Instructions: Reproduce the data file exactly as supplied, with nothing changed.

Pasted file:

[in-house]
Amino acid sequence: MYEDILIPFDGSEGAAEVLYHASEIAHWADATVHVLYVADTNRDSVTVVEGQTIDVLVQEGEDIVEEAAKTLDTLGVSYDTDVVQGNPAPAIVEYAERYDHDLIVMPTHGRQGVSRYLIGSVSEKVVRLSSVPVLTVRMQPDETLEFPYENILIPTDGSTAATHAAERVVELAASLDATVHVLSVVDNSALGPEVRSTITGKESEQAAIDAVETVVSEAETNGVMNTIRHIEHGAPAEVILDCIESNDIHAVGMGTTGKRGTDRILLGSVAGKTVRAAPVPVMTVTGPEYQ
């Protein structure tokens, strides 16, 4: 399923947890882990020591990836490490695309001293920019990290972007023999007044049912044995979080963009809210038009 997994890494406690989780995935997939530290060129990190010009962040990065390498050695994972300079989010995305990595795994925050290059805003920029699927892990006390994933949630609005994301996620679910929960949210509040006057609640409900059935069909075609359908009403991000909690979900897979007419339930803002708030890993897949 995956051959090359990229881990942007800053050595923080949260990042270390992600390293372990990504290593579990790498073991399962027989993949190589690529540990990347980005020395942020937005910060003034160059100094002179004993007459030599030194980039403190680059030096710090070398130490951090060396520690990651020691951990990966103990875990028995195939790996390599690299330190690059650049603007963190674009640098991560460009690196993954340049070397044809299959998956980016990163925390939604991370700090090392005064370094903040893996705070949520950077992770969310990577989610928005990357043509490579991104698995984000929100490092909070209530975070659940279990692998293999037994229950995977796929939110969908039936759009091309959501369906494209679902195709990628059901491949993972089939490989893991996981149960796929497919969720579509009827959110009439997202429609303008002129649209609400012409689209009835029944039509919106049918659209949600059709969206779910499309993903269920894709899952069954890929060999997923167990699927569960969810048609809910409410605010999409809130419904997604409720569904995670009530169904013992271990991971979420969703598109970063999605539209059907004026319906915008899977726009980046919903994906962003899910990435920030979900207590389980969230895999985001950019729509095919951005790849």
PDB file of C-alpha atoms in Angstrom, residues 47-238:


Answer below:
[in-house]
Amino acid sequence: MYEDILIPFDGSEGAAEVLYHASEIAHWADATVHVLYVADTNRDSVTVVEGQTIDVLVQEGEDIVEEAAKTLDTLGVSYDTDVVQGNPAPAIVEYAERYDHDLIVMPTHGRQGVSRYLIGSVSEKVVRLSSVPVLTVRMQPDETLEFPYENILIPTDGSTAATHAAERVVELAASLDATVHVLSVVDNSALGPEVRSTITGKESEQAAIDAVETVVSEAETNGVMNTIRHIEHGAPAEVILDCIESNDIHAVGMGTTGKRGTDRILLGSVAGKTVRAAPVPVMTVTGPEYQ
């Protein structure tokens, strides 16, 4: 399923947890882990020591990836490490695309001293920019990290972007023999007044049912044995979080963009809210038009 997994890494406690989780995935997939530290060129990190010009962040990065390498050695994972300079989010995305990595795994925050290059805003920029699927892990006390994933949630609005994301996620679910929960949210509040006057609640409900059935069909075609359908009403991000909690979900897979007419339930803002708030890993897949 995956051959090359990229881990942007800053050595923080949260990042270390992600390293372990990504290593579990790498073991399962027989993949190589690529540990990347980005020395942020937005910060003034160059100094002179004993007459030599030194980039403190680059030096710090070398130490951090060396520690990651020691951990990966103990875990028995195939790996390599690299330190690059650049603007963190674009640098991560460009690196993954340049070397044809299959998956980016990163925390939604991370700090090392005064370094903040893996705070949520950077992770969310990577989610928005990357043509490579991104698995984000929100490092909070209530975070659940279990692998293999037994229950995977796929939110969908039936759009091309959501369906494209679902195709990628059901491949993972089939490989893991996981149960796929497919969720579509009827959110009439997202429609303008002129649209609400012409689209009835029944039509919106049918659209949600059709969206779910499309993903269920894709899952069954890929060999997923167990699927569960969810048609809910409410605010999409809130419904997604409720569904995670009530169904013992271990991971979420969703598109970063999605539209059907004026319906915008899977726009980046919903994906962003899910990435920030979900207590389980969230895999985001950019729509095919951005790849």
PDB file of C-alpha atoms in Angstrom, residues 47-238: